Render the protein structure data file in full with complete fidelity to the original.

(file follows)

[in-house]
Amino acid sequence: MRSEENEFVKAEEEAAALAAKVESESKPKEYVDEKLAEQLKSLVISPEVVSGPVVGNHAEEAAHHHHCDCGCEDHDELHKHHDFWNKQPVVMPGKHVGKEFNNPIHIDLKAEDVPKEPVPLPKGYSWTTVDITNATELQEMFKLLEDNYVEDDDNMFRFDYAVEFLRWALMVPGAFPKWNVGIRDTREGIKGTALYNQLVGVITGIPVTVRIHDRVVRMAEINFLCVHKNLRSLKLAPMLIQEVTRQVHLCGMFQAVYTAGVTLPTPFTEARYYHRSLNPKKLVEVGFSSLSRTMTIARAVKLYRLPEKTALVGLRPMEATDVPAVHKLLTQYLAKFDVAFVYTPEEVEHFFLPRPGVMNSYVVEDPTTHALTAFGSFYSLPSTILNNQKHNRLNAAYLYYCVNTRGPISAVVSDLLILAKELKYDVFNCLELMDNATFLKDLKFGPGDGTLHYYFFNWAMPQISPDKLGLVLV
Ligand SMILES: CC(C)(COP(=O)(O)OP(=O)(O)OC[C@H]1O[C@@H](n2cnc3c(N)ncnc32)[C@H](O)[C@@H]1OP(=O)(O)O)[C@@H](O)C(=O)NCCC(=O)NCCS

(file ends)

[in-house]
Amino acid sequence: MRSEENEFVKAEEEAAALAAKVESESKPKEYVDEKLAEQLKSLVISPEVVSGPVVGNHAEEAAHHHHCDCGCEDHDELHKHHDFWNKQPVVMPGKHVGKEFNNPIHIDLKAEDVPKEPVPLPKGYSWTTVDITNATELQEMFKLLEDNYVEDDDNMFRFDYAVEFLRWALMVPGAFPKWNVGIRDTREGIKGTALYNQLVGVITGIPVTVRIHDRVVRMAEINFLCVHKNLRSLKLAPMLIQEVTRQVHLCGMFQAVYTAGVTLPTPFTEARYYHRSLNPKKLVEVGFSSLSRTMTIARAVKLYRLPEKTALVGLRPMEATDVPAVHKLLTQYLAKFDVAFVYTPEEVEHFFLPRPGVMNSYVVEDPTTHALTAFGSFYSLPSTILNNQKHNRLNAAYLYYCVNTRGPISAVVSDLLILAKELKYDVFNCLELMDNATFLKDLKFGPGDGTLHYYFFNWAMPQISPDKLGLVLV
Ligand SMILES: CC(C)(COP(=O)(O)OP(=O)(O)OC[C@H]1O[C@@H](n2cnc3c(N)ncnc32)[C@H](O)[C@@H]1OP(=O)(O)O)[C@@H](O)C(=O)NCCC(=O)NCCS